The RTM partners Rutgers, Atlantic City police and the Prosecutor's Office in a proactive approach to crime-fighting.
A six-city national study using RTM found that certain locations were 58 times more likely to have crime than other areas. About 5 percent of the study area accounted for nearly 30 percent of the crime. A police-intervention strategy based on RTM results yielded a 35 percent crime reduction in the target areas compared to a control area.
The greatest reduction was seen in robberies, shootings and motor vehicle thefts.
"RTM is an innovative and practical approach to mitigating hotspots by addressing the underlying causes that attract criminal activity to these locations," said Lt. James Sarkos, who heads the city's Vice Unit and SWAT team.
Because the data is drawn geographically rather than from individual and human demographics, it also respects citizens' constitutional protections, McClain said.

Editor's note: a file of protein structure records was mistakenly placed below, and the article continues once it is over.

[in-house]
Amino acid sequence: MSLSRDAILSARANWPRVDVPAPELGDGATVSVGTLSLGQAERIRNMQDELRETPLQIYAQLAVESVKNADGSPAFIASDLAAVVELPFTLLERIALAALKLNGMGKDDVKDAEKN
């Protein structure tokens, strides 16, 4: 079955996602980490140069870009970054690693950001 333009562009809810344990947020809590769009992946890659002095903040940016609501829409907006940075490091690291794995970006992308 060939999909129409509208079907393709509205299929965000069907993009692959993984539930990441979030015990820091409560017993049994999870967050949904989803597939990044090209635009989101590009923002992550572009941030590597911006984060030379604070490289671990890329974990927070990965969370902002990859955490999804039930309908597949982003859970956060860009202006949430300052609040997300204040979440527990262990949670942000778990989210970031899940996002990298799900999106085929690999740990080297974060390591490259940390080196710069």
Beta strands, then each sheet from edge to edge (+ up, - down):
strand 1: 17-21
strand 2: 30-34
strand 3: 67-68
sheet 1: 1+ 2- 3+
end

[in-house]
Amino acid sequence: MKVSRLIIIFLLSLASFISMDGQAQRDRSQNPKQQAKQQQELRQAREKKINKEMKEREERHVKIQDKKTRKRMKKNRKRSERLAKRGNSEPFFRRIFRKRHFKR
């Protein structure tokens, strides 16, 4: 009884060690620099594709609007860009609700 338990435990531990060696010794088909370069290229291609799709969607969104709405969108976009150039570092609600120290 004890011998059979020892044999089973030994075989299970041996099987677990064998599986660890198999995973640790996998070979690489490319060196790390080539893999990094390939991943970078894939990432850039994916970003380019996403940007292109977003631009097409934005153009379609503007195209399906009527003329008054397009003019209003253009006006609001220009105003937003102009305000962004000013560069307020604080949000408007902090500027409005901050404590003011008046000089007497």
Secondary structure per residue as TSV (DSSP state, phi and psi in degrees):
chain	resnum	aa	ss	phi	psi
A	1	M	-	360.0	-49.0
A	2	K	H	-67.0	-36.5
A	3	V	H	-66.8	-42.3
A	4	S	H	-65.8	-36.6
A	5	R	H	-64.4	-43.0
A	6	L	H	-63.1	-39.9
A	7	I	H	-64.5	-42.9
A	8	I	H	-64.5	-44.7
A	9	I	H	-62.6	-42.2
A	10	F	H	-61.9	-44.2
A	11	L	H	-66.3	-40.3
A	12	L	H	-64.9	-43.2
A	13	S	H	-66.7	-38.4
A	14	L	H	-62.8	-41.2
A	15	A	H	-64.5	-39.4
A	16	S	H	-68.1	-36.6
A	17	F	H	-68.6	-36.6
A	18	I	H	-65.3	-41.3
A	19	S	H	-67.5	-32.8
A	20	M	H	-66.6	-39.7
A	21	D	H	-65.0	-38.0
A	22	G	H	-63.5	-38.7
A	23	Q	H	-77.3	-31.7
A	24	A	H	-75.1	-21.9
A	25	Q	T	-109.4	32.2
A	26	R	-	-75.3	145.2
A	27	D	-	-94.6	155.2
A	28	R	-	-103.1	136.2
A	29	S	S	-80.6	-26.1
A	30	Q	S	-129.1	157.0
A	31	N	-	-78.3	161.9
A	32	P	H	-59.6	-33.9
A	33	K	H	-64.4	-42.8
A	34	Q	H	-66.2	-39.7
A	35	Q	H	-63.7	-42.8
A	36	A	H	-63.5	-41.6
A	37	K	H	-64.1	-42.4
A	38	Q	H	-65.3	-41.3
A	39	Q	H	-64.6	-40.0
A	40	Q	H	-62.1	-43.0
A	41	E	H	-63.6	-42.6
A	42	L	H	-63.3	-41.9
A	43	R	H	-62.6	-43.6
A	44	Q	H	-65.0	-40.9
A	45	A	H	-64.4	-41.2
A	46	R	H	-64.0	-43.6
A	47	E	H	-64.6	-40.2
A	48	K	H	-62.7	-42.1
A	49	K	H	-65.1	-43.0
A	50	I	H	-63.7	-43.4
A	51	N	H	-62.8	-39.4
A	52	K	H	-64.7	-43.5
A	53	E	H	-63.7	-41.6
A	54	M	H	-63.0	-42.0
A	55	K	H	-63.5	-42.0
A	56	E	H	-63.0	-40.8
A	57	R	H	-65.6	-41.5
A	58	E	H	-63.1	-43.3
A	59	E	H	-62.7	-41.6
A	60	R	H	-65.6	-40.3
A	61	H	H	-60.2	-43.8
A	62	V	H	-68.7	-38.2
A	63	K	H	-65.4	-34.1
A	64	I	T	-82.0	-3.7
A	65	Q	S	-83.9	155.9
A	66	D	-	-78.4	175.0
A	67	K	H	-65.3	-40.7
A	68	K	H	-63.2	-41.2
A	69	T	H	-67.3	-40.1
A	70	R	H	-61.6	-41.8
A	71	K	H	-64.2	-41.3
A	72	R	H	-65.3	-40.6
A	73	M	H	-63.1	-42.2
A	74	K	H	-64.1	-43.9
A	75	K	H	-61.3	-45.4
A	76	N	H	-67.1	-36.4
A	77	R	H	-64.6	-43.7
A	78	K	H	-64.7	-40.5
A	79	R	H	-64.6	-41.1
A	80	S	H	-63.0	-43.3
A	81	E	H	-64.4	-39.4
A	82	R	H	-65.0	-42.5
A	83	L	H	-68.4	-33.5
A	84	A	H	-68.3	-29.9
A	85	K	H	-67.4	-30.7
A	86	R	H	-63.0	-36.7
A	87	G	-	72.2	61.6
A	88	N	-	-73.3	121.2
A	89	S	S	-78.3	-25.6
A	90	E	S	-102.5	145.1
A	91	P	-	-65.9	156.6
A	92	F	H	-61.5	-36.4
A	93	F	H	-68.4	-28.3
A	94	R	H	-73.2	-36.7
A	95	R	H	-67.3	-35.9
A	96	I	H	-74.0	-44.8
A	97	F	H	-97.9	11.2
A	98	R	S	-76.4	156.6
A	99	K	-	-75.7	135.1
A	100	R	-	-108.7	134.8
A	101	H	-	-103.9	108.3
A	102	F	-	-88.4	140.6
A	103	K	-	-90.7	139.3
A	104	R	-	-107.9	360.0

"In other words, RTM focuses on the geographical characteristics that attract criminals to hotspots, rather than the people who happen to be inside a hotspot," Police Chief Henry White said.
RTM is part of the Atlantic City Police Department's Assessment, Corrections, Tasks, Intervention, Outcomes and Notifications plan, dubbed ACTION.
The prosecutor's Intelligence Unit will assist in the implementation.
"The cost of the program will be paid from the criminal forfeiture fund," McClain said. "That is assets and cash seized from criminals will be used to more effectively and efficiently reduce crime."”
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